Wednesday, May 1, 2013

Bottlenecks: the Enemy of Agility

I am the Release Train Engineer for one of my company’s first Release Trains. One of my early struggles when we first adopted the Scaled Agile Framework was understanding what the responsibility of the System Team was and how to concisely articulate it to others. That understanding finally came during the Quick Start event where I heard Alex Yakyma say the System Team identifies, manages, and eliminates bottlenecks. What a powerfully simple mission! I’ve since dedicated time to understanding and helping the team understand what that means, and this is what I’ve come up with so far.

First, how do you identify a bottleneck and what does it mean to be a bottleneck? Sometimes this can be rather obvious, but often it is difficult to separate the symptoms from the root cause. This can be a process, practice, culture, etc. I have come up with a process to help myself and my System Team identify bottlenecks.

First, envision what it would be like if we could deploy to Production a dozen or more times per day. Not that we would, necessarily, but what would it take to be able to roll new functionality to Production the same day we get the request? Second, document our current process and lead time from conception to Production. Third, identify the gaps between our current process and the ideal of Continuous Delivery.

If you find yourself defining symptoms and not the root cause, start using a Lean perspective and start asking “Why?” For example:
“It takes too long to get a package to Production once it’s been approved.”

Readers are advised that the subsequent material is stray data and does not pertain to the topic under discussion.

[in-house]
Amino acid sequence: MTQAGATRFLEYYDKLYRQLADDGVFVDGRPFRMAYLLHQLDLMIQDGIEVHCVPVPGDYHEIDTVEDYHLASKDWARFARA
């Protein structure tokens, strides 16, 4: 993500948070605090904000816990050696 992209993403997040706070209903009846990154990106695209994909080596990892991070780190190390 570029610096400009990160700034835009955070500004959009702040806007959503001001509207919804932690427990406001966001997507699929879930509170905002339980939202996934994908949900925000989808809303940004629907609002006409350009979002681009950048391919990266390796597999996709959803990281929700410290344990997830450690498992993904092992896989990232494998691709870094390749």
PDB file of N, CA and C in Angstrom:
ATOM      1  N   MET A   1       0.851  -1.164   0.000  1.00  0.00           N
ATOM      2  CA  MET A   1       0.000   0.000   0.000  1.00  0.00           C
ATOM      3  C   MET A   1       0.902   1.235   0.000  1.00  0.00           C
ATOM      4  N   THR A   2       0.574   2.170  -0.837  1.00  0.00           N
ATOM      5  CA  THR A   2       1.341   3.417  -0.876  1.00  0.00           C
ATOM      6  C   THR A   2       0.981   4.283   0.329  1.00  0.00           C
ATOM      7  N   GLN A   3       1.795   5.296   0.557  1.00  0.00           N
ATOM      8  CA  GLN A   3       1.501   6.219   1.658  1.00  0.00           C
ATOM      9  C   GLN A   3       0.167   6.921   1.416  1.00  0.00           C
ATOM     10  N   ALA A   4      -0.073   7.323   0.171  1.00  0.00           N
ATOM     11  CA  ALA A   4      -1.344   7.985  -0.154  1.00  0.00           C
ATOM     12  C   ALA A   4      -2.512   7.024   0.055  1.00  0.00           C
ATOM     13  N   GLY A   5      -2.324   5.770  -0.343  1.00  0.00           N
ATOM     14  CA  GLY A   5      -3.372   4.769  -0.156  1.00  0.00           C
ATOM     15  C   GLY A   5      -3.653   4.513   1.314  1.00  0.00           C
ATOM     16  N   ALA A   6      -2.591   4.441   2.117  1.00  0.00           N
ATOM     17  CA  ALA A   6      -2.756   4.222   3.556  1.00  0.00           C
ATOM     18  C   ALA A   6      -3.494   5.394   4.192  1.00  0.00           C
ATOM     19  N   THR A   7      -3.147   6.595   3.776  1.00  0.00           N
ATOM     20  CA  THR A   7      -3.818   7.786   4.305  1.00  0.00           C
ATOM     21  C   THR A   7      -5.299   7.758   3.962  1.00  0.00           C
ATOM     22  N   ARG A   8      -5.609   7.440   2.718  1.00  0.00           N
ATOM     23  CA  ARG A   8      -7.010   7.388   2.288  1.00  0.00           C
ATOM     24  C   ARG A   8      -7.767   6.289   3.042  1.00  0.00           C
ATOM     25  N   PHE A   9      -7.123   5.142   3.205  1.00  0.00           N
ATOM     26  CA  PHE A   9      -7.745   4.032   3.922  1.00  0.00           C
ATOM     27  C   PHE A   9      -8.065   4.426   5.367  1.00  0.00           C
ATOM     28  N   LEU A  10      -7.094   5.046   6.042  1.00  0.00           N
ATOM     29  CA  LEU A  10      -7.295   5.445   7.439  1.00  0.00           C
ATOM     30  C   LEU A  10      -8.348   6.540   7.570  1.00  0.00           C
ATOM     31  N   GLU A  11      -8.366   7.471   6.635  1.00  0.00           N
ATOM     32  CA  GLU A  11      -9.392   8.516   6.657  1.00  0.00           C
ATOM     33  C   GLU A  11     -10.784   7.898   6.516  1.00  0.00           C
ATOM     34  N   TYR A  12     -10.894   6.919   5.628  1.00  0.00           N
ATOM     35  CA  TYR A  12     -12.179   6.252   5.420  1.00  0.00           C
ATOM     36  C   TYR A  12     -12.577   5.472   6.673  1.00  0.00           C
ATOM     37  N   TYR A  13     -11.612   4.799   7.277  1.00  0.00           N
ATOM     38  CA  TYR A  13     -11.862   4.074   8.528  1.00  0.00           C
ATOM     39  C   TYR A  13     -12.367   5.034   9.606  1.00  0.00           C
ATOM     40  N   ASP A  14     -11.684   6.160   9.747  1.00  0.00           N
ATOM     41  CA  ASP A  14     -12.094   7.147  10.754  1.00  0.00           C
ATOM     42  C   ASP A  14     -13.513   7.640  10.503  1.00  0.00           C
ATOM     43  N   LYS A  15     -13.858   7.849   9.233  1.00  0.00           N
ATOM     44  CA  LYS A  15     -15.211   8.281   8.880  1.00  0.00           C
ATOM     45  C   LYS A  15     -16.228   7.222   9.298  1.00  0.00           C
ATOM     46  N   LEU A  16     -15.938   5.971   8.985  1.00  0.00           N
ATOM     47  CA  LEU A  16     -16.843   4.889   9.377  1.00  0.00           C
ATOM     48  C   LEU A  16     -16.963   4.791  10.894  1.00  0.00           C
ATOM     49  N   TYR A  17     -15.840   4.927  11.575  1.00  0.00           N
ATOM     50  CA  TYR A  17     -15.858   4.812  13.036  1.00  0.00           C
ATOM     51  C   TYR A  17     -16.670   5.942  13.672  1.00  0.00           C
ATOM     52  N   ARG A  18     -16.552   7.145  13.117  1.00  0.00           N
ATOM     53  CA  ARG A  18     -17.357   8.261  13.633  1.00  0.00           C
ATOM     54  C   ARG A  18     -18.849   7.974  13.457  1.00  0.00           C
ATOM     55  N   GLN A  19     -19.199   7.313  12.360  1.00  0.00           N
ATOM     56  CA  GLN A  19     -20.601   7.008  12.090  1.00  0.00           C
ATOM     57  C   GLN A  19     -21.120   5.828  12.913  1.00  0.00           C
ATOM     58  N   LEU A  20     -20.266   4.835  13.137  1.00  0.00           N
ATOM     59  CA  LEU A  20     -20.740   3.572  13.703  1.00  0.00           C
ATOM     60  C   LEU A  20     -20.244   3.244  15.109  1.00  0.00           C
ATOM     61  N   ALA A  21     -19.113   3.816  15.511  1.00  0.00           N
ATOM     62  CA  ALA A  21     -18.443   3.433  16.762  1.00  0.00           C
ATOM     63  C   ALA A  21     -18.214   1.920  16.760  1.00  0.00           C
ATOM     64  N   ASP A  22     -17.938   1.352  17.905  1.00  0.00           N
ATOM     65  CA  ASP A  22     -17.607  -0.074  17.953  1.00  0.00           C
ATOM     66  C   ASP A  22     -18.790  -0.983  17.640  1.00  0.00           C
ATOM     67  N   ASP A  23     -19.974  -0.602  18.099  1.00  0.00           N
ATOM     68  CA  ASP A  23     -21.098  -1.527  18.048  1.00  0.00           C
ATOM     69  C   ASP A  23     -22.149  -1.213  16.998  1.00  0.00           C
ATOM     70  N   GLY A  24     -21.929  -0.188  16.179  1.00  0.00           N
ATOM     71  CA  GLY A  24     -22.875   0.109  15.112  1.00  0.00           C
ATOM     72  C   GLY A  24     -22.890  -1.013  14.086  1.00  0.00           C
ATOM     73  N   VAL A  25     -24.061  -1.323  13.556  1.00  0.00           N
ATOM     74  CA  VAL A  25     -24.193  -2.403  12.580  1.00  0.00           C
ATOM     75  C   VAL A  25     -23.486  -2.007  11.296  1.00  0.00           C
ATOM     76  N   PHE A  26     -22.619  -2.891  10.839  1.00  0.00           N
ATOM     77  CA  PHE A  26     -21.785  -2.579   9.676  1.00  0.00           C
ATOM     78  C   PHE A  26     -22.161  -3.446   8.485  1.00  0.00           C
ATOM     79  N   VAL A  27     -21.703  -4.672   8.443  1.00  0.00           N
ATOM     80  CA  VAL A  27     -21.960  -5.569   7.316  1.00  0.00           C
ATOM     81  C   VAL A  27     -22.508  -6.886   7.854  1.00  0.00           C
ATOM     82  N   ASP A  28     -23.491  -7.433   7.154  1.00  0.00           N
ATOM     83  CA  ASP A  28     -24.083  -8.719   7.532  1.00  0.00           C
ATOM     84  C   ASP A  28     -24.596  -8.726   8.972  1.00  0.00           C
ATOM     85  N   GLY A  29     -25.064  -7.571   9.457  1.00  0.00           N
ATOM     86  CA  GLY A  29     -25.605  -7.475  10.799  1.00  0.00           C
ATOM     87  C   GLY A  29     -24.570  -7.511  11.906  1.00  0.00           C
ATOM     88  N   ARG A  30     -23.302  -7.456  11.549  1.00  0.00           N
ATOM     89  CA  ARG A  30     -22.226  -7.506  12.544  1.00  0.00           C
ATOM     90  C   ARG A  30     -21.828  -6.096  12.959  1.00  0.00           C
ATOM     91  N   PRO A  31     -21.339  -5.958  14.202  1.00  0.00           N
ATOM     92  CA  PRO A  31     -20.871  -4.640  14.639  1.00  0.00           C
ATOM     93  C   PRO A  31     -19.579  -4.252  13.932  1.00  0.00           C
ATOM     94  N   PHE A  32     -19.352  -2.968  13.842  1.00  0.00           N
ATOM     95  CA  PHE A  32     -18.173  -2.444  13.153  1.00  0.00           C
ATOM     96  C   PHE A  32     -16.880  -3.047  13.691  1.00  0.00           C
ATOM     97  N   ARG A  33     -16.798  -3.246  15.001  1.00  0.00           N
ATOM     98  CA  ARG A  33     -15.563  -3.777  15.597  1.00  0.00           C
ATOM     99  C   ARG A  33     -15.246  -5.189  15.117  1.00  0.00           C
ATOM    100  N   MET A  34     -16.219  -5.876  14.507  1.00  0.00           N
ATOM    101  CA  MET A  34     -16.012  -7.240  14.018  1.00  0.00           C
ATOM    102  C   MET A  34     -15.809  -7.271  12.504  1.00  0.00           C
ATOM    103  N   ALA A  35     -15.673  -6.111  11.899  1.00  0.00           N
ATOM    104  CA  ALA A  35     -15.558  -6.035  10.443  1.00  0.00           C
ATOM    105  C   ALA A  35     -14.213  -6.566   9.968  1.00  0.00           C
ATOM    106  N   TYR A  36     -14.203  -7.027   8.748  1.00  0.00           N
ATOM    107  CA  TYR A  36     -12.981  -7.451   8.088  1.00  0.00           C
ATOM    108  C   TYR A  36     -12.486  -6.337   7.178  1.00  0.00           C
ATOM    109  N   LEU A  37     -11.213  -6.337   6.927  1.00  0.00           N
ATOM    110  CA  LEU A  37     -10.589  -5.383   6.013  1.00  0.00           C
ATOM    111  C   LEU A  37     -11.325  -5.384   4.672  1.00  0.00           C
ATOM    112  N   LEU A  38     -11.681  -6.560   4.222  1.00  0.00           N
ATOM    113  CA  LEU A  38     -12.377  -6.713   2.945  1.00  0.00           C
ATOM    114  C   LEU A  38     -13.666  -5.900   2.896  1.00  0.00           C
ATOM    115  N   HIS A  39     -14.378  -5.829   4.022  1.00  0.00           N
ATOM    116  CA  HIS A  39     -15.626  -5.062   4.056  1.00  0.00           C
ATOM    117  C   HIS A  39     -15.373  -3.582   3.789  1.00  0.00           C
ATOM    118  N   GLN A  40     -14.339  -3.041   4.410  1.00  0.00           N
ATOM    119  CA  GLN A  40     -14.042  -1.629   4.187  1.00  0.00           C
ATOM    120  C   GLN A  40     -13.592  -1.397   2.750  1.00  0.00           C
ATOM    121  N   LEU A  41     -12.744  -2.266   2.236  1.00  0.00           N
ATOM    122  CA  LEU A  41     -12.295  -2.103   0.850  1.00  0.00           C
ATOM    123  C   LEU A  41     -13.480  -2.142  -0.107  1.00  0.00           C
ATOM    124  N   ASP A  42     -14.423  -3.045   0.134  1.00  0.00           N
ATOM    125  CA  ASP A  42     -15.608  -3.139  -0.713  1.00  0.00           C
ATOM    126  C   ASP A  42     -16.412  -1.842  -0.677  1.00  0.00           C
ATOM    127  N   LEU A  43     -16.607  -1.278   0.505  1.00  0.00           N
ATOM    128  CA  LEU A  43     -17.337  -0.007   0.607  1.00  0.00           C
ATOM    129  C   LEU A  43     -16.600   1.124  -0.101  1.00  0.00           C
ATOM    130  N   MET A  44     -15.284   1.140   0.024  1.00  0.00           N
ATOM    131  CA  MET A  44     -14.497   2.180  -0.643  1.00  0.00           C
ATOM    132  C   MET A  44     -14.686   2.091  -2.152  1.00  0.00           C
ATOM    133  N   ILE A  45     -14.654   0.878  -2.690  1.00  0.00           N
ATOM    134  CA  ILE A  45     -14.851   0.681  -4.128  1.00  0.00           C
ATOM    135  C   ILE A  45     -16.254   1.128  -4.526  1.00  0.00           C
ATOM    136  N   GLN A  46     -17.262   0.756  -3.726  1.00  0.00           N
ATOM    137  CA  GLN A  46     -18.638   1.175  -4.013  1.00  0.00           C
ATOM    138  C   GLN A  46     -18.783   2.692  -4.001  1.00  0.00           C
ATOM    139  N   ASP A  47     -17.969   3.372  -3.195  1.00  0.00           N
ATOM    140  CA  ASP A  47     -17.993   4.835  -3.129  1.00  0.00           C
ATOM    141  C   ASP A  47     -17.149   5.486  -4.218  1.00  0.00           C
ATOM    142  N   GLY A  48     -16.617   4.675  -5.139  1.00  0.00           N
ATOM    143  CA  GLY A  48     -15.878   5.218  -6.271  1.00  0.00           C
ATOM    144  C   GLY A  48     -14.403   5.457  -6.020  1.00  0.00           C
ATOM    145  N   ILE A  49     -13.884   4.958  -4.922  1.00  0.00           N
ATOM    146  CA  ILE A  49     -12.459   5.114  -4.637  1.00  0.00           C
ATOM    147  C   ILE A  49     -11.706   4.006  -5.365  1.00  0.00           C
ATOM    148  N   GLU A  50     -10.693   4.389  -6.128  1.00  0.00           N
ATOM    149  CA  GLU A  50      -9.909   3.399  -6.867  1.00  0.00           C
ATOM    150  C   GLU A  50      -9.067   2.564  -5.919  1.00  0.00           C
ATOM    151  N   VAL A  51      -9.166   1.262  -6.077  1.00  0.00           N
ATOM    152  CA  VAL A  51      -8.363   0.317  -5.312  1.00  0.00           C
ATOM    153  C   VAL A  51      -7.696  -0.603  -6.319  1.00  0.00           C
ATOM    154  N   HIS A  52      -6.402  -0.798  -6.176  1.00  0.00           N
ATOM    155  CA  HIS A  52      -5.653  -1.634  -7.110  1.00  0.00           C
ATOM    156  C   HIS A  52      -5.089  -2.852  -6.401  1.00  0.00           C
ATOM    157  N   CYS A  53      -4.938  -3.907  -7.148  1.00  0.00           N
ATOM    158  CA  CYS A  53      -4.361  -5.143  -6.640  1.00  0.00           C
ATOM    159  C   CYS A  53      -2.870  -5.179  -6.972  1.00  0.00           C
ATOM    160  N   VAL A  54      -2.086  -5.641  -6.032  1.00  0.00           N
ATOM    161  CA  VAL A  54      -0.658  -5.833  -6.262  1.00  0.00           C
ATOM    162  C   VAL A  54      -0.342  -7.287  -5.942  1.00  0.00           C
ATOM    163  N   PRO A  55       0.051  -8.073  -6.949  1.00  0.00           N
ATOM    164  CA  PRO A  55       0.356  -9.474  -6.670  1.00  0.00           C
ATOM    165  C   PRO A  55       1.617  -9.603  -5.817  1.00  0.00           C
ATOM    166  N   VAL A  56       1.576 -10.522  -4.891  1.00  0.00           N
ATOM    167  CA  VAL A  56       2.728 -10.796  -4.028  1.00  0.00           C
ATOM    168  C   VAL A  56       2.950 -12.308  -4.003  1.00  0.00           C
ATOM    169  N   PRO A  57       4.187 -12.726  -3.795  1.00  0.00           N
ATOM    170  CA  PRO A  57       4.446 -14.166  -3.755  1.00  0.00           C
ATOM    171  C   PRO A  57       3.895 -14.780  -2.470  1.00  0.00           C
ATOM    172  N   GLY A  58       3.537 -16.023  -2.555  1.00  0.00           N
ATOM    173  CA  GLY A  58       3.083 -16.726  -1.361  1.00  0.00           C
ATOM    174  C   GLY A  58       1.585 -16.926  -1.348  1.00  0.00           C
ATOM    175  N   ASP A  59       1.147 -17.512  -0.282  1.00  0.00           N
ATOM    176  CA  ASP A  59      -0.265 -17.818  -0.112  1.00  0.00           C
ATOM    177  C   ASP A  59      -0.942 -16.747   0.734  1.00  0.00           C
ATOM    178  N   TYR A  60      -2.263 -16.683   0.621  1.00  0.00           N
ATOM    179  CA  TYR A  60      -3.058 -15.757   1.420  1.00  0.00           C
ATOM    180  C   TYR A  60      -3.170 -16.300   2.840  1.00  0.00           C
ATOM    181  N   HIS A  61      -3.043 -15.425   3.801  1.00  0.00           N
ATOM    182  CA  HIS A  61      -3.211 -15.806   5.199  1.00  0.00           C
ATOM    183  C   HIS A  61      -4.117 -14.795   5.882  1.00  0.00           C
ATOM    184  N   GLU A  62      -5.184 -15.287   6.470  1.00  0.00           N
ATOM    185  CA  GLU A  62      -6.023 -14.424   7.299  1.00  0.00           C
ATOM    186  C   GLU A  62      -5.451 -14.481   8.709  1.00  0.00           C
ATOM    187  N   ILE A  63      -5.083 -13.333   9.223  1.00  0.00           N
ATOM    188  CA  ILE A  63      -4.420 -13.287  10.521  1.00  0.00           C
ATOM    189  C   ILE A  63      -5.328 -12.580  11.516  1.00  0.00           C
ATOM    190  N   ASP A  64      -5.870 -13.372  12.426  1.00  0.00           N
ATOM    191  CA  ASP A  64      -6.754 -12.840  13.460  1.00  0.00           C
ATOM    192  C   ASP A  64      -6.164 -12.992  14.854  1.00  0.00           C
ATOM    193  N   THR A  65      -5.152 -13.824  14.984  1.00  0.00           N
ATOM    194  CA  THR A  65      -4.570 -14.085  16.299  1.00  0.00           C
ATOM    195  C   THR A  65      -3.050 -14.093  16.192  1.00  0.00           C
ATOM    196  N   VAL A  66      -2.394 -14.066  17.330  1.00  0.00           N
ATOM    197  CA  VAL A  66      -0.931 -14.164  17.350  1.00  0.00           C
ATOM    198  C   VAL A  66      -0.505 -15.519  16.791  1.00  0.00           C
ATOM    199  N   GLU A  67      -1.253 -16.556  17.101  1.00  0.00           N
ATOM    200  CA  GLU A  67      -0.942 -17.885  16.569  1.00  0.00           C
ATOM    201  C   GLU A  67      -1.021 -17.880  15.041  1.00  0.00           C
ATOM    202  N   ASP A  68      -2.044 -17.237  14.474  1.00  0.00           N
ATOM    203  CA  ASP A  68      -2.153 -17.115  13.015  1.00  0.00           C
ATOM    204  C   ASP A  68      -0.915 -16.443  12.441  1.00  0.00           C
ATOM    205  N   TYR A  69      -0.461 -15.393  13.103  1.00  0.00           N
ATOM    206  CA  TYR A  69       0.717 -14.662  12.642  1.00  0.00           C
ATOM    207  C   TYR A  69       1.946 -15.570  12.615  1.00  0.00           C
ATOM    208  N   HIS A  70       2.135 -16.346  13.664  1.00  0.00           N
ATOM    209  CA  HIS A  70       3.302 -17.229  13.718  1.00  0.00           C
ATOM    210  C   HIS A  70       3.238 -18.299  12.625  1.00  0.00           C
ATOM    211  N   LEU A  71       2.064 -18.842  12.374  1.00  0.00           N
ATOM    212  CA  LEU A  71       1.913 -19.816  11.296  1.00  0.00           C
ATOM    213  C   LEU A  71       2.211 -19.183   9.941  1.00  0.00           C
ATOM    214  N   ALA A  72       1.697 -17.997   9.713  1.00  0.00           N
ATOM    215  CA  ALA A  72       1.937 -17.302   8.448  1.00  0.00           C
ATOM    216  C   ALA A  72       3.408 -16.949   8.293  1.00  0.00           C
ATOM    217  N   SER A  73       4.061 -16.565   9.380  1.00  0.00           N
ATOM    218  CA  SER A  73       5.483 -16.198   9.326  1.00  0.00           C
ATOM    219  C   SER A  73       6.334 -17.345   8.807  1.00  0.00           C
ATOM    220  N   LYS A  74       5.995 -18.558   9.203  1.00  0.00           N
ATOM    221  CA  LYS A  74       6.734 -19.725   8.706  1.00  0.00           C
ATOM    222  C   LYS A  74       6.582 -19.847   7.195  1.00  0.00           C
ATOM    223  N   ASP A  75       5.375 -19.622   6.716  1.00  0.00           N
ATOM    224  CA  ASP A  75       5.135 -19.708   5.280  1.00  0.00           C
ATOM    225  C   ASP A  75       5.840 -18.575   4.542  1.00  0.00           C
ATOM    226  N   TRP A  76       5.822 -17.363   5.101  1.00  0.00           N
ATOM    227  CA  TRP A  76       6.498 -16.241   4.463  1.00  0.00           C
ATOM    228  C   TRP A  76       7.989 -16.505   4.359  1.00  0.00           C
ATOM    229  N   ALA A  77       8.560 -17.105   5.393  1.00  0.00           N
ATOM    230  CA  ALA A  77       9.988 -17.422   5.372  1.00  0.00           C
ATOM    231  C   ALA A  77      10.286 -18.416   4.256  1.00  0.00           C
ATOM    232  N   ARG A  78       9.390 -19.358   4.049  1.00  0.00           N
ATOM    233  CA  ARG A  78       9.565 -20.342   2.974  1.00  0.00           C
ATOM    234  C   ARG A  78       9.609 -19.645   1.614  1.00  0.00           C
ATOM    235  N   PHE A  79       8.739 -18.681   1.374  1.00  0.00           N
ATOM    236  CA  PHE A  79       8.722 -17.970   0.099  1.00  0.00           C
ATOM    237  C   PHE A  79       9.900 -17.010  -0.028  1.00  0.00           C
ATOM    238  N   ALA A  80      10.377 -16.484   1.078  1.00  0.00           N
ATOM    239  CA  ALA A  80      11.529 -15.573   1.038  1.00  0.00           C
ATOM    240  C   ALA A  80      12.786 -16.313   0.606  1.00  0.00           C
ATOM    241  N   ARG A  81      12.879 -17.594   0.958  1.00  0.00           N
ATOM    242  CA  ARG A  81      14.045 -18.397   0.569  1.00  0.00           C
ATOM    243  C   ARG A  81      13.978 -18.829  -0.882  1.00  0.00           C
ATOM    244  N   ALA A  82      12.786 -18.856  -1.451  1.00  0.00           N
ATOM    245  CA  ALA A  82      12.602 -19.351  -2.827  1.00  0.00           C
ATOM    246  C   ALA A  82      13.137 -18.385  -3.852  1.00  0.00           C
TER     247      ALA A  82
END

“Why?” “Because we have to find someone who has the bandwidth to get it deployed.”
“Why?” “Because we do not have an automated deploy process in place.”
“Why?” “Because our application runs on WebSphere in a Mainframe environment, and we can’t set up auto-deploy until it’s migrated to a Linux environment.”
Here we have identified the primary bottleneck – the environment on which our application lives in Production – by asking 3 “Why”s. Expect to ask as many as 5 “Why”s before getting to root cause.

Next, we need to time box the bottleneck. This basically means you’re going to work with what you have for the time being and basically “deal with it”. This is a temporary phase until you are able to eliminate the bottleneck. You should have a timeframe for how long it is acceptable to manage a given bottleneck and hold yourself to that timeframe. You may not always meet your goal, but time boxing is the first step in giving the bottleneck some form of finality.

Last, we need to eliminate the bottleneck. The easiest solution is to just do away with it – stop doing it outright. This is also usually the least feasible. The best solution is usually automation, simplification, or combination. If you can automate it, automate it! This way you’re not diminishing the task, you’re making it take less time. If you can’t automate it, see if you can apply Lean thinking and simplify it somehow. Can you get what you really need with less? Agile encourages just-in-time and just-enough to limit the amount of waste we allow in the software development process. One of the backing principles to the manifesto states “Simplicity – the art of maximizing the amount of work not done – is essential”. Finally, if you can’t automate or simplify the task, see if you can combine it with another task to “kill two birds with one stone”. Pair Programming, an XP practice, is a great example of this – you’re essentially rolling your development, code review, and knowledge sharing all into one activity that typically doesn’t take any longer than development normally would.

Once you’ve eliminated one bottleneck, repeat the process indefinitely. Kaizen mindset tells us there’s always room for improvement and it’s always urgent that we improve. By all means, take the time to acknowledge and celebrate your improvement, but don’t get complacent.

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